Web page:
Usually associated with alcohol over-use, liver problems are becoming more pronounced than ever in society these days, with conditions like fatty liver disease and cirrhosis becoming more and more common. In fact, some 80 to 100 million Americans are affected by non-alcoholic fatty liver disease (NFLD), according to Mayo Clinic, so it’s really important to keep an eye out for warning signs and try and nurture your liver health when you are healthy.
In order to help you do this, we have complied 10 common signs that may indicate liver damage:
1. Eyes and skin turning yellow
One of the early signs of liver damage is jaundice, a disease that turns the skin, the whites of the eyes, tongue, and fingernails noticeably yellow. Jaundice is when there’s too much bilirubin in the blood and is caused by problems with the liver’s filtering function, which results in bilirubin accumulating—first in the bloodstream and then in the skin, giving it a yellowish color.
Jaundice is very common in newborn babies, as bilirubin is removed via the placenta during gestation. After birth, newborns have to get rid of excess bilirubin on their own, but their organs are still too immature to be filter properly. Jaundice in adults is rare and usually signifies liver problems, especially in those who drink too much alcohol over a long period of time, which can seriously damage the liver.
2. Constant fatigue
Medical scientists have yet to figure out exactly why bad livers make people feel tired all the time, but frequent, severe exhaustion has been associated with liver problems. One important factor is that the liver supplies the body with energy by converting glucose into glycogen and storing it for later use. A compromised liver is less able to facilitate this process when the body desperately needs energy, which could explain how liver diseases might cause symptoms of low-energy.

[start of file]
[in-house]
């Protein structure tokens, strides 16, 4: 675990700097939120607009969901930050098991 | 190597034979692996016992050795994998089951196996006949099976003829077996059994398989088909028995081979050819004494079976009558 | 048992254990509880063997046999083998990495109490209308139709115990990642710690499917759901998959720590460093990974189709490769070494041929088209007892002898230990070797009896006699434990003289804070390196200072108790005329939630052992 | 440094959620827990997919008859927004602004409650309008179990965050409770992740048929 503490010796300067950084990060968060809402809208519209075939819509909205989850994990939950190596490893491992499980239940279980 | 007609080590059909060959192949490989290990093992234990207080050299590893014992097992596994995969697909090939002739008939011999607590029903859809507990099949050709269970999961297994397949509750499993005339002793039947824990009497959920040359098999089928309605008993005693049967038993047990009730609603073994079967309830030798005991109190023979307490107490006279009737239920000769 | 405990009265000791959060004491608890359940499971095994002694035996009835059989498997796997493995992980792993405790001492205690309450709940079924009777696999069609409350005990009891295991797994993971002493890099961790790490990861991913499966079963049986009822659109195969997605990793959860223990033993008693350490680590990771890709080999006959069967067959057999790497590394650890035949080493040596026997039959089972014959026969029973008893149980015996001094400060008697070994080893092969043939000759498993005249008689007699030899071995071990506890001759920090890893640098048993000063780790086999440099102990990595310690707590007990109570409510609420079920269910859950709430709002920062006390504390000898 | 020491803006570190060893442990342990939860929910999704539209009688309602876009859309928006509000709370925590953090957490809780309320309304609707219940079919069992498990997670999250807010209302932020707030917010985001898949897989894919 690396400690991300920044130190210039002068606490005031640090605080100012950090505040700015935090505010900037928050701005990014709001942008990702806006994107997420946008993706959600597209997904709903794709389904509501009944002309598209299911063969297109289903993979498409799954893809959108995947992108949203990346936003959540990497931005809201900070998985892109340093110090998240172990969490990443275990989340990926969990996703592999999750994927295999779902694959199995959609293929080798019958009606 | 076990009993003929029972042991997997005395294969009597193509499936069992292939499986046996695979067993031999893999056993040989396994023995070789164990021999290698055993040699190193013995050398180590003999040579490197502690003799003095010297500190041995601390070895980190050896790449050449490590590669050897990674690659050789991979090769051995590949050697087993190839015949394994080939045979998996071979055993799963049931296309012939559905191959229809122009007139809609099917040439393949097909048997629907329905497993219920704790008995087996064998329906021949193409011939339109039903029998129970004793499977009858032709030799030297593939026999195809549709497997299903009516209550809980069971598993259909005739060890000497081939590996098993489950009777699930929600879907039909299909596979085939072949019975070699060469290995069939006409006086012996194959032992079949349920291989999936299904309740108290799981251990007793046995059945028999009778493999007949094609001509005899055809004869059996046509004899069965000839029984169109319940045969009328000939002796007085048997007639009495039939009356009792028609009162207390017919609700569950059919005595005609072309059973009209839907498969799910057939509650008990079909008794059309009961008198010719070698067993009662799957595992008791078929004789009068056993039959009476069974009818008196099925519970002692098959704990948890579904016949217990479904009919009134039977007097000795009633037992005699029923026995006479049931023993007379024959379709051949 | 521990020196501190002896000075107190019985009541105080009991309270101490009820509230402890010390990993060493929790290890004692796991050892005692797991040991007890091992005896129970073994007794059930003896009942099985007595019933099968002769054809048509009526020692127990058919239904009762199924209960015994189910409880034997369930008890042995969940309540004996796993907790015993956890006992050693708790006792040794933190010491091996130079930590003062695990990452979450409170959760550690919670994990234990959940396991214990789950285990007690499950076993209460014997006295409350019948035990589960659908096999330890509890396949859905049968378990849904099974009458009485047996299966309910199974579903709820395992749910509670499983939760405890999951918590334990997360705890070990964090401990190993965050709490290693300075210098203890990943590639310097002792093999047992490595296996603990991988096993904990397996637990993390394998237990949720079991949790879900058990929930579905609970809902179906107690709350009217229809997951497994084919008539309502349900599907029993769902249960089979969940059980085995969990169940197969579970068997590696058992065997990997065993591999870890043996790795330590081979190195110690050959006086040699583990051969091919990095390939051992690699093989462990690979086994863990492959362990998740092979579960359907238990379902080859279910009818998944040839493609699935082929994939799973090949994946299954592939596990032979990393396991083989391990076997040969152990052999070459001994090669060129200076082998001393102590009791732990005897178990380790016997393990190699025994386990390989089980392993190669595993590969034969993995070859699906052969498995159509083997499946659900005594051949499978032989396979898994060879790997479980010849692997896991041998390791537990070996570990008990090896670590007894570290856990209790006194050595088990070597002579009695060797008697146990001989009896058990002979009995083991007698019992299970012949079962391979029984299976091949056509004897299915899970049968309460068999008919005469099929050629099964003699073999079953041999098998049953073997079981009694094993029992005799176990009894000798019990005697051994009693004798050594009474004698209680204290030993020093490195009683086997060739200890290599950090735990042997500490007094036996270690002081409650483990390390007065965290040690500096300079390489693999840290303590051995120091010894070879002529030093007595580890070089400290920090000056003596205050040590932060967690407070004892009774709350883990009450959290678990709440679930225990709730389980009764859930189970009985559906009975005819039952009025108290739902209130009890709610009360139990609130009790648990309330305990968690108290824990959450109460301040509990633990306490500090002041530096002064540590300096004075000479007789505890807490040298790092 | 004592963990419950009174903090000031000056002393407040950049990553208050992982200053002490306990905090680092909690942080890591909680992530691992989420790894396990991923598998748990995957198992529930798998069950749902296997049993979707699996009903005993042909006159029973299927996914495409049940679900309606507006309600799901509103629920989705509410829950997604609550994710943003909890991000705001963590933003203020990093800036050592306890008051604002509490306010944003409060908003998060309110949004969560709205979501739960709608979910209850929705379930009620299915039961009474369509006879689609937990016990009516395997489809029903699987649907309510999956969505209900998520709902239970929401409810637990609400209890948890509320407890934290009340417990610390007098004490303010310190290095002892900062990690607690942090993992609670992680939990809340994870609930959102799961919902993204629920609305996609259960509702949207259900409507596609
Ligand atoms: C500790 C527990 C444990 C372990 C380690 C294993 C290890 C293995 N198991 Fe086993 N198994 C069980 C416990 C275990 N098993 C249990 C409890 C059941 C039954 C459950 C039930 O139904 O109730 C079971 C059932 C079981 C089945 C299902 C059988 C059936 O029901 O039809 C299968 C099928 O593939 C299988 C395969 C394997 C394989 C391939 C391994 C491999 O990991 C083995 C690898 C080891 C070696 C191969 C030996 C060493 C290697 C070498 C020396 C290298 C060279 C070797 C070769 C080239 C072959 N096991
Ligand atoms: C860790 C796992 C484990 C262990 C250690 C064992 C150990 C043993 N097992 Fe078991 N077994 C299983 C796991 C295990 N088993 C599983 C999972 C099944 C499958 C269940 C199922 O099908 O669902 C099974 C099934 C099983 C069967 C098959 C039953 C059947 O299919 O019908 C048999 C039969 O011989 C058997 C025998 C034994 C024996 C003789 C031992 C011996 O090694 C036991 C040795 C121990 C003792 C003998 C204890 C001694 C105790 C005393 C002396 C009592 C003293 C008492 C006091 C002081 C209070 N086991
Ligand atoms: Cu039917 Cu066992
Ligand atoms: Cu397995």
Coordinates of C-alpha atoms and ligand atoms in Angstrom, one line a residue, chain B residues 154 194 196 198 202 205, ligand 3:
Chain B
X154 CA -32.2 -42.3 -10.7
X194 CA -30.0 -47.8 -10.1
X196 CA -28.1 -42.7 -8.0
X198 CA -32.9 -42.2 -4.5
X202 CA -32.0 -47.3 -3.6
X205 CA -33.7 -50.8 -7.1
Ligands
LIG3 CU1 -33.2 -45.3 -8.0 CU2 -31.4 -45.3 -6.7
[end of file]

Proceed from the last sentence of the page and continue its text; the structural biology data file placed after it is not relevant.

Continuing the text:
3. Loss of appetite
People with liver damage may not feel like eating anything as a result of a problem with their bile production. Bile is a greenish-brown fluid produced by the liver and stored in the gallbladder, whose primary job is to break down fats into fatty acids to be absorbed and utilized by the body. When the liver fails to produce enough bile, food will not be digested properly, which often leads to loss of appetite and weight loss—arguably one of the least healthy ways to lose weight.
Along with diarrhea, nausea, and fatigue, such loss of appetite is among the first symptoms of liver failure and means the liver is losing or has lost its ability to function. It’s a life-threatening condition that deserves urgent medical attention.
4. Sleep disruption
Traditional Chinese Medicine holds that something called “qi,” or “life energy,” moves through the body’s organs in a 24-hour cycle, alternating at its peak points in one particular organ every two hours. The window from 1am to 3am, according to this theory, is assigned to the liver, and waking up during that period at night means you may have issues with your liver.
Whether you subscribe to Traditional Chinese Medicine or not, waking up in the early morning can indeed be a sign of liver problems, and sleep disturbances are commonly seen in liver cirrhosis patients. The liver is responsible for the processing of melatonin, an important natural hormone that regulates the circadian rhythm. A damaged liver may have trouble breaking down melatonin, resulting in increased daytime fatigue followed by nighttime alertness when it finally gets around to deactivating the melatonin still circulating in the system.
5. Bleeding easily
When the body bleeds, it activates a complex system of plasma proteins known as coagulation factors—proteins that work together to form clots and prevent further blood loss. The liver is responsible for producing most of these specialized proteins, some of which require vitamin K for synthesis. The liver also produces the bile salts essential for intestinal absorption of this vitamin.